15 January 2011

No Woman Question?

No Woman, No Revolution, Part 1

No Woman Question?

Feminism, particularly in the field of politics, has often worked to the advantage of the bourgeoisie. Examples would be the elevation to leadership of Helen Zille, Margaret Thatcher, Condoleezza Rice, Madeleine Albright and Hilary Clinton.

Agitation identifies a correct requirement that more women be promoted to leadership. But then, at the crucial moment, no female candidate appears, other than the well-prepared female candidate of the reactionaries. A result of that kind is a catastrophe for all, and especially for the women. Part of the remedy is to prepare more young working-class women for leadership, and we are doing so.

In the Umsebenzi Online of 6 August 2009 the SACP General Secretary, Dr Blade Nzimande, also the Minister of Higher Education and Training, wrote that the majority of the membership of the Young Communist League by then was young black women.

This remarkable achievement ranks alongside of the achievement of the 2007 52nd National Conference of the African National Congress (Polokwane), which elected a National Executive Committee that consists of 50% women and 50% men.

There is now a stream of South African women cadres moving forward at an equivalent scale to the men, and their placement in leadership is happening. These achievements are the result of consistent work and determination over many years. They are not regarded as extra, or simply “nice-to-have”. They are necessary building blocks of Socialism.

The proletarian revolution is inconceivable without the involvement of the more than 50% of the population which is female. That is the general circumstance.

The particular situation is that the working-class movement and its allies must continue to be able to find winning female candidates at all levels and must never again be put in the position of seeing a reactionary being elected because she is a woman, only because there is no working-class woman candidate. Feminism alone is not enough.

Alexandra Kollontai understood the limits of feminism very well. In 1908 she wrote: The [bourgeois] feminists seek equality in the framework of the existing class society, in no way do they attack the basis of this society.” (The full document download is linked below). 

“Where, then, is that general ‘woman question’? Where is that unity of tasks and aspirations about which the feminists have so much to say? A sober glance at reality shows that such unity does not and cannot exist,” wrote Kollontai.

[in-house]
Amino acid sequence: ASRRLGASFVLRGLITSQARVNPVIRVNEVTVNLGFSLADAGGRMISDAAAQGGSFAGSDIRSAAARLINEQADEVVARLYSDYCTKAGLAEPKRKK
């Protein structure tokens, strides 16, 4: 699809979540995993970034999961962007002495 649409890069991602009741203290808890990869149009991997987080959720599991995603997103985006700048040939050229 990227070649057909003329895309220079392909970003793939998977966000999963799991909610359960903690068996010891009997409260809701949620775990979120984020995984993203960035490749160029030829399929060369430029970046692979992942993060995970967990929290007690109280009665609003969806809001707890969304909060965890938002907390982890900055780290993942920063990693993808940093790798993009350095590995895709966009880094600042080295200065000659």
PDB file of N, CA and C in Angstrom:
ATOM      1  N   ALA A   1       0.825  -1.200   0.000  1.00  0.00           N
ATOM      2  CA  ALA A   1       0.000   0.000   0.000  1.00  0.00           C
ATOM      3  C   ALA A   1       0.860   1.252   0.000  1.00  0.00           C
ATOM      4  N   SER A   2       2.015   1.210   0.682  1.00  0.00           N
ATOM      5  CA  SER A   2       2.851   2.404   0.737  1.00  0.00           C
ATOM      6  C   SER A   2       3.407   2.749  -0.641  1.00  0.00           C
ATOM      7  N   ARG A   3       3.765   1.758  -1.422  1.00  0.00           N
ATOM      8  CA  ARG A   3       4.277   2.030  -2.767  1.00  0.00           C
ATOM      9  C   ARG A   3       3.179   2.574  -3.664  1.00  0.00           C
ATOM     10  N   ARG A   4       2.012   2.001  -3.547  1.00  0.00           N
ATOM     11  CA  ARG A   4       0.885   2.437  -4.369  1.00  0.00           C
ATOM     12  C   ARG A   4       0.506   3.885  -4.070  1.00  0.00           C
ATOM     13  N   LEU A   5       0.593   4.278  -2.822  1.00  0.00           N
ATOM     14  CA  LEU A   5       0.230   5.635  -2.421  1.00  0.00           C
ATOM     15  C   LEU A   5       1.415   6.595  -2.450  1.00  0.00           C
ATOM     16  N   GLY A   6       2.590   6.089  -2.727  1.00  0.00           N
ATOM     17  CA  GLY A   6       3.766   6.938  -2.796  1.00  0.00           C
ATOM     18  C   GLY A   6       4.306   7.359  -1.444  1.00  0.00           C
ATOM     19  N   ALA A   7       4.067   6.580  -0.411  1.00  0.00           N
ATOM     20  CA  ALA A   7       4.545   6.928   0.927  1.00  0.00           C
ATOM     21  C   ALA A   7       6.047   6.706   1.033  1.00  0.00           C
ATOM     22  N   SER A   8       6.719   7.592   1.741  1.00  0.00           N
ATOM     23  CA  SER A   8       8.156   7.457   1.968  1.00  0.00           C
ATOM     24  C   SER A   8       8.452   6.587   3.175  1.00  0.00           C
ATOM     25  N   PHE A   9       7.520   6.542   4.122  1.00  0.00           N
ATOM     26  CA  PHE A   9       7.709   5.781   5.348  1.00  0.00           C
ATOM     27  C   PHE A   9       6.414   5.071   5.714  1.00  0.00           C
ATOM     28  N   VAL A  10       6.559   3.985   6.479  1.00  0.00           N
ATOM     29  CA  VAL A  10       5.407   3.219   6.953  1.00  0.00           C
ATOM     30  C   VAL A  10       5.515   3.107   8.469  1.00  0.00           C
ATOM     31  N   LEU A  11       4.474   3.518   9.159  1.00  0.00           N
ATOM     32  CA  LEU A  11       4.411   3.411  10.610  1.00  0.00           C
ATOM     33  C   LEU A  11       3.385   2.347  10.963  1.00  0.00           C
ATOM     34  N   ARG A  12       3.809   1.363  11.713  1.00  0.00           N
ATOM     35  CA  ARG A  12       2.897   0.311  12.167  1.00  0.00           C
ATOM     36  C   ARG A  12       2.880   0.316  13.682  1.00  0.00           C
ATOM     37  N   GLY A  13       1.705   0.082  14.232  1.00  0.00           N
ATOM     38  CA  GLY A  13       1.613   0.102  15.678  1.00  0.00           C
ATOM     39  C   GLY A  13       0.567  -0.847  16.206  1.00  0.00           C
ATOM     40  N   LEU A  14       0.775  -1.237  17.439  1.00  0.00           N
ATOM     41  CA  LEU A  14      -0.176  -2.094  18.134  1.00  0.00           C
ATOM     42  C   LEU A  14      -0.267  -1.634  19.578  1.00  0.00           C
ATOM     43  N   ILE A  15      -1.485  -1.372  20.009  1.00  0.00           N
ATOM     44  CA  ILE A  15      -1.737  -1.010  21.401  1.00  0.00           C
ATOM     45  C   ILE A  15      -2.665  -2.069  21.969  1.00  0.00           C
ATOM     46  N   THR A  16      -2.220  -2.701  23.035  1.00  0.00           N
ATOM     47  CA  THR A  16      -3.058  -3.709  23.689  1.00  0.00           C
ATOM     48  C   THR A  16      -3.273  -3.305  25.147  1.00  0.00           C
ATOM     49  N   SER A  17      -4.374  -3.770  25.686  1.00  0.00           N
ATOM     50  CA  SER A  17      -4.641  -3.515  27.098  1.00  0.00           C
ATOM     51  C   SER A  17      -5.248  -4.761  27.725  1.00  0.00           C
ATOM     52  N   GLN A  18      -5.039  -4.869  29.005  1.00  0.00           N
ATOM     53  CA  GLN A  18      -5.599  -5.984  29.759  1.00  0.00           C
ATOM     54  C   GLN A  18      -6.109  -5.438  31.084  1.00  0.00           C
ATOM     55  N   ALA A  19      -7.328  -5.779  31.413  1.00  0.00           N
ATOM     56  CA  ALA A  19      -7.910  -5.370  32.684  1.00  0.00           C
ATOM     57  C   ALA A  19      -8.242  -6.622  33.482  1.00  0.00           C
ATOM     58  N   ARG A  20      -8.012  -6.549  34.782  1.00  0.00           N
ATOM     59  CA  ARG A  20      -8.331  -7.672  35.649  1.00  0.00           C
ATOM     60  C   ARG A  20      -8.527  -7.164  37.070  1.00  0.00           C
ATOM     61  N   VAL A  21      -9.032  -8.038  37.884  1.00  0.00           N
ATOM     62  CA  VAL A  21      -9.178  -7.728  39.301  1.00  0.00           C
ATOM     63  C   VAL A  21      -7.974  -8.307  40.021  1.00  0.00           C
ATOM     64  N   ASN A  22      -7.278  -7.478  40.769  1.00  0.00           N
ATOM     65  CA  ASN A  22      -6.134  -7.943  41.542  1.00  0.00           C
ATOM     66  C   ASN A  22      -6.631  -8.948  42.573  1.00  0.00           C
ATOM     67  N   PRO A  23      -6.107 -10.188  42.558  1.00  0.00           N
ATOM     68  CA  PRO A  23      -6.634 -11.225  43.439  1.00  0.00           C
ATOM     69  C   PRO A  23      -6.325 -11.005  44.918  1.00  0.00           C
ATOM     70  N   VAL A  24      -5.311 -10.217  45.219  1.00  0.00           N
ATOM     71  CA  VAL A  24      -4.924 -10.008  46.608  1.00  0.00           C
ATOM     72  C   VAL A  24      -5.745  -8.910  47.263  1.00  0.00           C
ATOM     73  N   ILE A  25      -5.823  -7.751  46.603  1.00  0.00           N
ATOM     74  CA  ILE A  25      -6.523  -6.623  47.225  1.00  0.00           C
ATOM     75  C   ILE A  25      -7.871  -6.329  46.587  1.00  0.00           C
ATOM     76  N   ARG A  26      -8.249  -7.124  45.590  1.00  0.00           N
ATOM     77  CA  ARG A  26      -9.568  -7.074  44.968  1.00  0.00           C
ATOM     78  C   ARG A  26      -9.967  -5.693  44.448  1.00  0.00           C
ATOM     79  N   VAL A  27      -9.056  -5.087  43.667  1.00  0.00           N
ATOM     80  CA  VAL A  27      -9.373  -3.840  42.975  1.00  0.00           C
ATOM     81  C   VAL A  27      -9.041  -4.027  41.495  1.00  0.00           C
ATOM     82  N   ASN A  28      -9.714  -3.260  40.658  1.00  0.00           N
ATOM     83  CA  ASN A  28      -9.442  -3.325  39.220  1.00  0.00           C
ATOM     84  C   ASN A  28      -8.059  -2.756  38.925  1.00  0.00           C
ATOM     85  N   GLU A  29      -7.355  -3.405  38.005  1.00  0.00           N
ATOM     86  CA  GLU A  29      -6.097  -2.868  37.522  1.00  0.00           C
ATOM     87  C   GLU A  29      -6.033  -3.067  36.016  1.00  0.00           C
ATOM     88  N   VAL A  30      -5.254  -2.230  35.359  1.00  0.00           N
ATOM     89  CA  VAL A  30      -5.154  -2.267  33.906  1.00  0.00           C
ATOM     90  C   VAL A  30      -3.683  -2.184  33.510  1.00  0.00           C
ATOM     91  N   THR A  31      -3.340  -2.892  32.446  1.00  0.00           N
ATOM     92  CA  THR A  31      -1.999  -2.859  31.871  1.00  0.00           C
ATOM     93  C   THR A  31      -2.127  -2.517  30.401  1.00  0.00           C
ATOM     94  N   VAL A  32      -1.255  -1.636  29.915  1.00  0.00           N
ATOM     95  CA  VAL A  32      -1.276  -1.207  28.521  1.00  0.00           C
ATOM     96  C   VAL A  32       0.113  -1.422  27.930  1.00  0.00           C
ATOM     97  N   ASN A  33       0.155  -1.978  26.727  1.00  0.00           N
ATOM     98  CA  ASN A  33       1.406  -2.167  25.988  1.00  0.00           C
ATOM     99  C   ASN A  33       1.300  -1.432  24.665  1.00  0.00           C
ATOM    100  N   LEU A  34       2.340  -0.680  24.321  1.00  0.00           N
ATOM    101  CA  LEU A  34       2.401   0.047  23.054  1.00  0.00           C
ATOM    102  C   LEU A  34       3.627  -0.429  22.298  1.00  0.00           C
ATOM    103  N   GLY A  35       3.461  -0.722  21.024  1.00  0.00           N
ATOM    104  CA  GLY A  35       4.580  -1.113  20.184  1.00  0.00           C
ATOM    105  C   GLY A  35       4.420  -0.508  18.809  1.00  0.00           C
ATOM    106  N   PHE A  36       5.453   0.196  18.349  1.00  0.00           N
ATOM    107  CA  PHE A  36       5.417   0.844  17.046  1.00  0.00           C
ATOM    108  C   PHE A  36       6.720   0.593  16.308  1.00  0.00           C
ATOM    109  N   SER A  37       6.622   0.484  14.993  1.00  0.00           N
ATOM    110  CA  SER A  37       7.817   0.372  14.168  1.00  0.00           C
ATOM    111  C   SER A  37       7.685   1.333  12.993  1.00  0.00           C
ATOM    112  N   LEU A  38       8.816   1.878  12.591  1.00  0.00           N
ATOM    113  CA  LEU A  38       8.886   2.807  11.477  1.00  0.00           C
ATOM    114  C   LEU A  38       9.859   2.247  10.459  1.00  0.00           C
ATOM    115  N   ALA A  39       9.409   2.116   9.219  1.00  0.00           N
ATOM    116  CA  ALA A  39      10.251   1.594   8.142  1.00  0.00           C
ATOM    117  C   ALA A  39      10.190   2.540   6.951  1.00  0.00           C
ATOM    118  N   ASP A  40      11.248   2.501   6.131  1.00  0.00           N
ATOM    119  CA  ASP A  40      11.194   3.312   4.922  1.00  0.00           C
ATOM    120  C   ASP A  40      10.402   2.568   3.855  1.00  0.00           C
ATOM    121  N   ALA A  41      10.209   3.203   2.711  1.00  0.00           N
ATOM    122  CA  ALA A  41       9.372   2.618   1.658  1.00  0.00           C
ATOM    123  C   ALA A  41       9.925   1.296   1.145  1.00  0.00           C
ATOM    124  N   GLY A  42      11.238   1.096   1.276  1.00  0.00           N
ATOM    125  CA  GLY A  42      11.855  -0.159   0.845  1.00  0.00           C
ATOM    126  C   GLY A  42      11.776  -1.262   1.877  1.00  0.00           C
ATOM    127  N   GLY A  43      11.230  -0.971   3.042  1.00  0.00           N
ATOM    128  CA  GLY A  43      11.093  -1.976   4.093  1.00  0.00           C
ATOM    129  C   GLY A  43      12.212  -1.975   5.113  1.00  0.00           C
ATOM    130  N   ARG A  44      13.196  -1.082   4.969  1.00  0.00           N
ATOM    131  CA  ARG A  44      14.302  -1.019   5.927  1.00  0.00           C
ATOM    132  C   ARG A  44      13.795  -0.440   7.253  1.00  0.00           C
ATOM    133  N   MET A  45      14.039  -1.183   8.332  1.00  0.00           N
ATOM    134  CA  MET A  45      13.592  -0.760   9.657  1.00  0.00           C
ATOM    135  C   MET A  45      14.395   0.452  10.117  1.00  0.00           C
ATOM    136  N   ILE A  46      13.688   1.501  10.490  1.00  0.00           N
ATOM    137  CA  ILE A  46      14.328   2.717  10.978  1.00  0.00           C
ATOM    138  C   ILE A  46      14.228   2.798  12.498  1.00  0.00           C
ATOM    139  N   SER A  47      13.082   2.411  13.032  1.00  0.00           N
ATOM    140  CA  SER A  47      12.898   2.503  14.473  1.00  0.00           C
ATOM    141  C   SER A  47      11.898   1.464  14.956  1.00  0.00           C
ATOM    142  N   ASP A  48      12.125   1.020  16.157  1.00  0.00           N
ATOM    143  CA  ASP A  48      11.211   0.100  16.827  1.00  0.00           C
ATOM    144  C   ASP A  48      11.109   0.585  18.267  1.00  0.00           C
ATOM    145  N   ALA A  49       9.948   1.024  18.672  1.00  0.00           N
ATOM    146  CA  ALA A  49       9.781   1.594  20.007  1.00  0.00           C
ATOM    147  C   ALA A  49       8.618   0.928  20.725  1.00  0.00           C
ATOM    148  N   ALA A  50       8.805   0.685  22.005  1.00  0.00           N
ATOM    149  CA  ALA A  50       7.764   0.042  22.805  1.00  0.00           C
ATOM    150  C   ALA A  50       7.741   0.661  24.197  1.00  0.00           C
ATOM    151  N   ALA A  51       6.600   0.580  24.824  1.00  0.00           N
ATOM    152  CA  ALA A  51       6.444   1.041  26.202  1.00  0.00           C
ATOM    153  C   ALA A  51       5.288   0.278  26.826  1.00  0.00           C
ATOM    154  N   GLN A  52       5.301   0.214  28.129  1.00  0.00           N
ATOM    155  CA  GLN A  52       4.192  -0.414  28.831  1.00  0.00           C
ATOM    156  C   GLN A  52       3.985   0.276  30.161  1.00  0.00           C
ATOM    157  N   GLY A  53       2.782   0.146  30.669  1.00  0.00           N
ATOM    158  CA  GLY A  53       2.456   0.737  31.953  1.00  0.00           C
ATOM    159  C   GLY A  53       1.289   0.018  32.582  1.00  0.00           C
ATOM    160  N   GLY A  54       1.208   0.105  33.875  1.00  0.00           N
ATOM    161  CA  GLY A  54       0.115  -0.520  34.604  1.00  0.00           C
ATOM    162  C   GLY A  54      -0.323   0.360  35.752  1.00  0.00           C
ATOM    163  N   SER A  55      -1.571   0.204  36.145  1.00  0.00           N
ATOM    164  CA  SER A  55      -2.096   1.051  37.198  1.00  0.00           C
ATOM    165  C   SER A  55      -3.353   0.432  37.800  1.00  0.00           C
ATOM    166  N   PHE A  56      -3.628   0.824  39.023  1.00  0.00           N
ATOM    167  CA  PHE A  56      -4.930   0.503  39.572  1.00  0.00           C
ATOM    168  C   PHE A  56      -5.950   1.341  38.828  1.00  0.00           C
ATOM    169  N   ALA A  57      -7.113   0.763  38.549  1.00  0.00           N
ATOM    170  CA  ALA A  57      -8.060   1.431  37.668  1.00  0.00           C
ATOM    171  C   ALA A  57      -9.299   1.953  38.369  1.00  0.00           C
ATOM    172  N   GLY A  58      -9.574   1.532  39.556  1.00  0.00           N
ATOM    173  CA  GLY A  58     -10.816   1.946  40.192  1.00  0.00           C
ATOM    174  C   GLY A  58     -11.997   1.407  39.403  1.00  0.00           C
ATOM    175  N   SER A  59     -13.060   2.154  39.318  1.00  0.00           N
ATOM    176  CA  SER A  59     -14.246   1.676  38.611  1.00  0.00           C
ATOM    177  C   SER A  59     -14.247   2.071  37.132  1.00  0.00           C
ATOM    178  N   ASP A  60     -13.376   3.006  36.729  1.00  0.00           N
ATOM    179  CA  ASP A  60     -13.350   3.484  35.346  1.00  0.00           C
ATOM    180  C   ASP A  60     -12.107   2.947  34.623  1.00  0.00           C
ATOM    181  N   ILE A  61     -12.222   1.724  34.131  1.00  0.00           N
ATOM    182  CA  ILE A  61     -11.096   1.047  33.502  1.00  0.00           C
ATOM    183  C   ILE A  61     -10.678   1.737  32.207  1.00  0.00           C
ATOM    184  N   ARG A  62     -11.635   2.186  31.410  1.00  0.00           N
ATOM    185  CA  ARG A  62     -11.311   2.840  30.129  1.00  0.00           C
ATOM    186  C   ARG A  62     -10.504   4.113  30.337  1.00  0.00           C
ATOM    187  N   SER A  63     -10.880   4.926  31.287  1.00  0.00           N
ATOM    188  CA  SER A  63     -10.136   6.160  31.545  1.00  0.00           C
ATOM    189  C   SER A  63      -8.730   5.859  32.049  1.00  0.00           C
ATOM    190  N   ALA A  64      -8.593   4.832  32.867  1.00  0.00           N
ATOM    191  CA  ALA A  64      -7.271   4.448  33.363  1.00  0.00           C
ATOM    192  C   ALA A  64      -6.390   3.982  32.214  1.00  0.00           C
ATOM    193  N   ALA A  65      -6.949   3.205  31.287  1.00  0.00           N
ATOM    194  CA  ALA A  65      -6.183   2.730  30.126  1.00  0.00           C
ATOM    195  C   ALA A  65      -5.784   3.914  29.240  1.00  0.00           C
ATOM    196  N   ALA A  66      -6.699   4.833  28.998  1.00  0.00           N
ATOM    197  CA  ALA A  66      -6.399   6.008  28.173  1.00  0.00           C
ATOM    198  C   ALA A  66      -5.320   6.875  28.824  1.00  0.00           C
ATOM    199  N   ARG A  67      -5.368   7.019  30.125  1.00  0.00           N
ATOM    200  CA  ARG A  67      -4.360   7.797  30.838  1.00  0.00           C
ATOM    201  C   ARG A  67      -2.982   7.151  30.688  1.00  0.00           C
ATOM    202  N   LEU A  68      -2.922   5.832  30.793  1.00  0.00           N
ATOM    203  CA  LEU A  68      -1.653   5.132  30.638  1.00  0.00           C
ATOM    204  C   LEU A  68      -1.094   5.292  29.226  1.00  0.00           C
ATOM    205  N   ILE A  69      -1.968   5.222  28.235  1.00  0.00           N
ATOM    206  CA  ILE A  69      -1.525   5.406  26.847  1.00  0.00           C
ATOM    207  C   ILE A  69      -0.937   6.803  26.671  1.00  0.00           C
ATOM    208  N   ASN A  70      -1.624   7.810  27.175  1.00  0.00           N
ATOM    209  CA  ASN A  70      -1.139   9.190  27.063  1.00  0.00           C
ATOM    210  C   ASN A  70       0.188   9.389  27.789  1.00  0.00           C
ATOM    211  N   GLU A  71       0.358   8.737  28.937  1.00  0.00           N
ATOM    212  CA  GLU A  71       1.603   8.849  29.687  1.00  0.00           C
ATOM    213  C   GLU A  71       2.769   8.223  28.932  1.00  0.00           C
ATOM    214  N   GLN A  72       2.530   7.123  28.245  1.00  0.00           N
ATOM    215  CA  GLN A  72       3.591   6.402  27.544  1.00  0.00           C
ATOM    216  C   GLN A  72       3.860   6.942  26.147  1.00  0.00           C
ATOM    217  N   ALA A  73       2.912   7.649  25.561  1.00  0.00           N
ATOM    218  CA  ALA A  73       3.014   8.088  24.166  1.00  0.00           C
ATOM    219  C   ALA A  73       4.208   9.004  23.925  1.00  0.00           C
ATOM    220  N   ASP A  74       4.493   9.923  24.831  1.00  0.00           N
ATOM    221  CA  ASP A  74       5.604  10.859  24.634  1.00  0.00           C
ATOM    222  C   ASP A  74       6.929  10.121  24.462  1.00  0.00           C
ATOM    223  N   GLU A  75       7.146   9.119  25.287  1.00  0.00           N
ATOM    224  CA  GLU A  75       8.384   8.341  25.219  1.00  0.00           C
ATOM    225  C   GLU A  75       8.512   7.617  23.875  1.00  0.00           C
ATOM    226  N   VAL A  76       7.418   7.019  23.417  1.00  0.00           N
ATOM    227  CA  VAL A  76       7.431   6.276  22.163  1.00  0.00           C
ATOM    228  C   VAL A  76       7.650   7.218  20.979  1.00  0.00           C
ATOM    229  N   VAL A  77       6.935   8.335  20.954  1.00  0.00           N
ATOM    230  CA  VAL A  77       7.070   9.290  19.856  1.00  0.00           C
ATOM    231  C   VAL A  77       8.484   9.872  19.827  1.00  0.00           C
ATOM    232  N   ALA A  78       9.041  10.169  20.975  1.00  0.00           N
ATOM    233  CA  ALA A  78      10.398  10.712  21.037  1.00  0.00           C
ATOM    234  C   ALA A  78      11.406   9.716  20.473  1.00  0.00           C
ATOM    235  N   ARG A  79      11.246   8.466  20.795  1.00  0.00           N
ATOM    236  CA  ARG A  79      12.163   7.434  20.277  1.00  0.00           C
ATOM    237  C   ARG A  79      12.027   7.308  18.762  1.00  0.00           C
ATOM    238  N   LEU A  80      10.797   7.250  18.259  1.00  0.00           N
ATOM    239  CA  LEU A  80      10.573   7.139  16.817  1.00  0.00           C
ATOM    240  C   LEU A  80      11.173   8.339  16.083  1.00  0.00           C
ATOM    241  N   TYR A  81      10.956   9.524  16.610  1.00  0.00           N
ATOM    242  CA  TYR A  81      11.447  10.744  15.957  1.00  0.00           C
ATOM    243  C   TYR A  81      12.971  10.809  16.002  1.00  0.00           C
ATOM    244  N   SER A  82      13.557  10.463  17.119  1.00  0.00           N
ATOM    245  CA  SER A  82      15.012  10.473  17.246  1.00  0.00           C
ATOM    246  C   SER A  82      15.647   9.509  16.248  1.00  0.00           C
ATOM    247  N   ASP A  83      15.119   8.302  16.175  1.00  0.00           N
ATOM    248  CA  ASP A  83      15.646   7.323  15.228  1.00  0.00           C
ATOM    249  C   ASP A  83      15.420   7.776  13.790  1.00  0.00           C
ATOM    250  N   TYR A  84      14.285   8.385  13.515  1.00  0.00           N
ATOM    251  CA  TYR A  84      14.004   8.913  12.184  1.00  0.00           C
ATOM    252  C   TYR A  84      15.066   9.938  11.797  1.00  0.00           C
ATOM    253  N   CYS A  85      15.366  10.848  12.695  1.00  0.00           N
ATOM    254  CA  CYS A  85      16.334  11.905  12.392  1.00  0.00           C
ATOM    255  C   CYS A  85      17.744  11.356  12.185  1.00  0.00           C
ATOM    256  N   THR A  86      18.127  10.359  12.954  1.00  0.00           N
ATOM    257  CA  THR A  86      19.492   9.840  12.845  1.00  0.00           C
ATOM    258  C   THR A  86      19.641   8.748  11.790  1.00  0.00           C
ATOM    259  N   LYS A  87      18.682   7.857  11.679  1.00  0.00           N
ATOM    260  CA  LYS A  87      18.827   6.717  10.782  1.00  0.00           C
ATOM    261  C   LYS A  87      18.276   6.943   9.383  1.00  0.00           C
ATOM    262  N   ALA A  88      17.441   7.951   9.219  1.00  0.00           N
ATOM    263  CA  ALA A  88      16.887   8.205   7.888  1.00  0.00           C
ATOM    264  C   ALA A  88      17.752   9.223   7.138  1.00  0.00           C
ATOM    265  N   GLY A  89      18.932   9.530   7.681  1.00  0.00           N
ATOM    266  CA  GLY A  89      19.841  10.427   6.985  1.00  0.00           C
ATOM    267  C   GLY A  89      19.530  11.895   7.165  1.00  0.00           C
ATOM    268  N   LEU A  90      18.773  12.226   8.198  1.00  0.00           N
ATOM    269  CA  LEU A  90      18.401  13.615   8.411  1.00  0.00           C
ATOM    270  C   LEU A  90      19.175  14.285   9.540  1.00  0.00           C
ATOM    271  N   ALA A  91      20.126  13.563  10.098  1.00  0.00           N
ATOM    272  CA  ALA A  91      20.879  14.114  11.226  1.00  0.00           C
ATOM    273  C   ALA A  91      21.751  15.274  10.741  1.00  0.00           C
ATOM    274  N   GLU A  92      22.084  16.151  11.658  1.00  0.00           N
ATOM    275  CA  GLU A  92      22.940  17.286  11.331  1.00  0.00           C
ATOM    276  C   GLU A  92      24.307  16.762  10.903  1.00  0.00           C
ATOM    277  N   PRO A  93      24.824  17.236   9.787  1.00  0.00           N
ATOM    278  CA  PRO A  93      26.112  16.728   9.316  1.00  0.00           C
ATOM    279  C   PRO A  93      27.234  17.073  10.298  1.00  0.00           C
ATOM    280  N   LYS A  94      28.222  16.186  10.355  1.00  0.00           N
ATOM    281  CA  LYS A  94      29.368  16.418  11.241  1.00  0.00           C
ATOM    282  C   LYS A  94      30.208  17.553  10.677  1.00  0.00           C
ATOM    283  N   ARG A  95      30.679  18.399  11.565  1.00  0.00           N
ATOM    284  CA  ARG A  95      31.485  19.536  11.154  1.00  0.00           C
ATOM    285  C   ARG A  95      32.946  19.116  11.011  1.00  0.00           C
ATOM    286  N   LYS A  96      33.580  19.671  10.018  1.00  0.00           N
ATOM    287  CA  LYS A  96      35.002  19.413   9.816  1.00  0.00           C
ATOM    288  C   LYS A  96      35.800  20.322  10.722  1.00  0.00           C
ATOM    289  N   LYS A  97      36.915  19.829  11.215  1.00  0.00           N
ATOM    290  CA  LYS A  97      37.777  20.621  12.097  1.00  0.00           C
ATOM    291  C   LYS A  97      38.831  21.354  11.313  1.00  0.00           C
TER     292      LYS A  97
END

“The feminists declare themselves to be on the side of social reform, and some of them even say they are in favour of socialism — in the far distant future, of course — but they are not intending to struggle in the ranks of the working class for the realisation of these aims. The best of them believe, with a naive sincerity, that once the deputies’ seats are within their reach they will be able to cure the social sores which have in their view developed because men, with their inherent egoism, have been masters of the situation. However good the intentions of individual groups of feminists towards the proletariat, whenever the question of class struggle has been posed they have left the battlefield in a fright. They find that they do not wish to interfere in alien causes, and prefer to retire to their bourgeois liberalism which is so comfortably familiar,” says Kollontai.

Kollontai was writing at the dawn of modern feminism, at the time of the “Suffragette” campaigns for votes for women in capitalist countries, which hardly existed at the time. Kollontai published her pamphlet “The Social Basis of the Woman Question” (download linked below) in 1909.

Kollontai saw two camps. In one camp were the feminists, who to Kollontai were bourgeois feminists by definition. In the other camp were women who were proletarian, or partisans of the proletariat. She distinguished between these two camps as follows:

“However apparently radical the demands of the feminists, one must not lose sight of the fact that the feminists cannot, on account of their class position, fight for that fundamental transformation of the contemporary economic and social structure of society without which the liberation of women cannot be complete.

“If in certain circumstances the short-term tasks of women of all classes coincide, the final aims of the two camps, which in the long term determine the direction of the movement and the tactics to be used, differ sharply. While for the feminists the achievement of equal rights with men in the framework of the contemporary capitalist world represents a sufficiently concrete end in itself, equal rights at the present time are, for the proletarian women, only a means of advancing the struggle against the economic slavery of the working class. The feminists see men as the main enemy, for men have unjustly seized all rights and privileges for themselves, leaving women only chains and duties. For them a victory is won when a prerogative previously enjoyed exclusively by the male sex is conceded to the ‘fair sex’.

“Proletarian women have a different attitude. They do not see men as the enemy and the oppressor; on the contrary, they think of men as their comrades, who share with them the drudgery of the daily round and fight with them for a better future. The woman and her male comrade are enslaved by the same social conditions; the same hated chains of capitalism oppress their will and deprive them of the joys and charms of life. It is true that several specific aspects of the contemporary system lie with double weight upon women, as it is also true that the conditions of hired labour sometimes turn working women into competitors and rivals to men. But in these unfavourable situations, the working class knows who is guilty.”

“The working woman is first and foremost a member of the working class.”

Please download and read this text via the following link: